Some two years after the Canadian Union of Public Employees (CUPE) warned the provincial government about the perils of CETA, the impending Canada-Europe Comprehensive Economic and Trade Agreement being pushed by the Harper government, Premier Kathy Dunderdale is just now raising serious concerns about the trade pact.
The premier has announced that Newfoundland and Labrador is back in negotiations for CETA, claiming her government is staunchly defending the province’s minimum fish processing rules from demands by the European Union (EU) and bullying by Stephen Harper’s Conservative government to give them up.
It’s no secret that the EU companies are eager to process more fish offshore. Gus Etchegary, a passionate defender of the Newfoundland fishery, says the provincial government is already favouring Europeans over local processors.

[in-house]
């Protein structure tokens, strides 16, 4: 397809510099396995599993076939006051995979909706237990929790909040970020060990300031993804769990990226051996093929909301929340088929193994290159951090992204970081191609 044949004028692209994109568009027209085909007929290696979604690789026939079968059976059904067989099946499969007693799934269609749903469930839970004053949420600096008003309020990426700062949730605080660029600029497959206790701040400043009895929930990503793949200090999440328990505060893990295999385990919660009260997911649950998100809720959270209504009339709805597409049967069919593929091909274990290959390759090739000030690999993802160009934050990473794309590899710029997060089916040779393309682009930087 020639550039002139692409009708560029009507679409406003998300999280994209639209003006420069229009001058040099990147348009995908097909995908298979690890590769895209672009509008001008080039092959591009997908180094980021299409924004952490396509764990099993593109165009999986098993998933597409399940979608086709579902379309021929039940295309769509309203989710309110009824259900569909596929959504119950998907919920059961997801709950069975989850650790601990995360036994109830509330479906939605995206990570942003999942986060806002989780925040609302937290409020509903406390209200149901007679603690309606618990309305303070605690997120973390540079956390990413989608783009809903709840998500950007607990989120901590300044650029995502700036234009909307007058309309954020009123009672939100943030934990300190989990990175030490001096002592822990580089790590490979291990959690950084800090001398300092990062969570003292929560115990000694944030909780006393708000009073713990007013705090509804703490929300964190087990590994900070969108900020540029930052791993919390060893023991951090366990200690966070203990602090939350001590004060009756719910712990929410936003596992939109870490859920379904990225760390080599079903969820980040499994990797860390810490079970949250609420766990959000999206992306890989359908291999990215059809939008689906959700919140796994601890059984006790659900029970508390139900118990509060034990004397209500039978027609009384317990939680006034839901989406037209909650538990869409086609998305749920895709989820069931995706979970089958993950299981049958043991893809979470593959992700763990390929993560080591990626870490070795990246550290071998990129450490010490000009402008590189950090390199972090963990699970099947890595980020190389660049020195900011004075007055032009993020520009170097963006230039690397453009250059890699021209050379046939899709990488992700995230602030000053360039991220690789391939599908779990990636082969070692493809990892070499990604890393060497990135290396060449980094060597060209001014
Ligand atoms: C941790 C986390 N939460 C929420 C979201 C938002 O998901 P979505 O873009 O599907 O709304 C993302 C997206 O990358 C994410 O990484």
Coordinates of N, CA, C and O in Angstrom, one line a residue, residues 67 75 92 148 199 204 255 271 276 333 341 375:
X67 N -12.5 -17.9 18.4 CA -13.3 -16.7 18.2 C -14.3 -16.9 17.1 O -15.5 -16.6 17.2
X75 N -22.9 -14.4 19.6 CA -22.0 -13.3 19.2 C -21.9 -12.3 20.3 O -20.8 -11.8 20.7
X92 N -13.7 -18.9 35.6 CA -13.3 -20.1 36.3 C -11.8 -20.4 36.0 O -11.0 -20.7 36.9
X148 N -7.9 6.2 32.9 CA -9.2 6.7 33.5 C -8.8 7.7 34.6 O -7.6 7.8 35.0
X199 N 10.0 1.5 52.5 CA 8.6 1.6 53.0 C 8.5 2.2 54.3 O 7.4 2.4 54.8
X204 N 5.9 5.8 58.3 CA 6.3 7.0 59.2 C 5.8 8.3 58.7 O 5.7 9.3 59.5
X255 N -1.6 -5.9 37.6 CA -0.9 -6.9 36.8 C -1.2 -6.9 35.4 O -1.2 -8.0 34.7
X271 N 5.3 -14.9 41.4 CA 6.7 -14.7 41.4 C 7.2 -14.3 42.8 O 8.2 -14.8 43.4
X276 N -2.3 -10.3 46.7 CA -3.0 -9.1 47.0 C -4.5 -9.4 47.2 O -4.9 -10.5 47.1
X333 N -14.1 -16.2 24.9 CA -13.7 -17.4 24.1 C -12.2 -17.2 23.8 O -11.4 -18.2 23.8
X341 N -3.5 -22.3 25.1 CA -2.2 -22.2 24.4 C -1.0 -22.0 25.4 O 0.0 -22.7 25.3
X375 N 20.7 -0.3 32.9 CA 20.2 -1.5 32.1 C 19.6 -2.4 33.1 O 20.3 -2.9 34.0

When the Dunderdale government gave Ocean Choice International (OCI) permission to process redfish from plants in Newfoundland, it didn’t just open the door to offshore processing, it took the hinges off.
CUPE, the Council of Canadians and others have been saying the deck is stacked against Canada in the CETA negotiations — and not just in the deal-making on our fishery.
A United Nations report released in March warns that CETA would prohibit municipal governments from using procurement in a way that favours local or Canadian goods, services or labour.
CETA creates a parallel legal system allowing European corporations to sue our governments over policies they claim unfairly undercut their profits.
This investor-state dispute settlement process is the same system that allowed Abitibi-Bowater to sue for the loss of its water and timber rights in Newfoundland and Labrador: the company walked away with $130 million.
With CETA, jobs will be lost in the fishery, pharmaceutical drug prices will increase, municipalities’ right to “buy local” is undercut and EU companies will have special rights to sue governments.
CUPE urges the government of Newfoundland and Labrador to stop trading away the province’s future and walk away from the CETA negotiations.
CUPE Newfoundland Labrador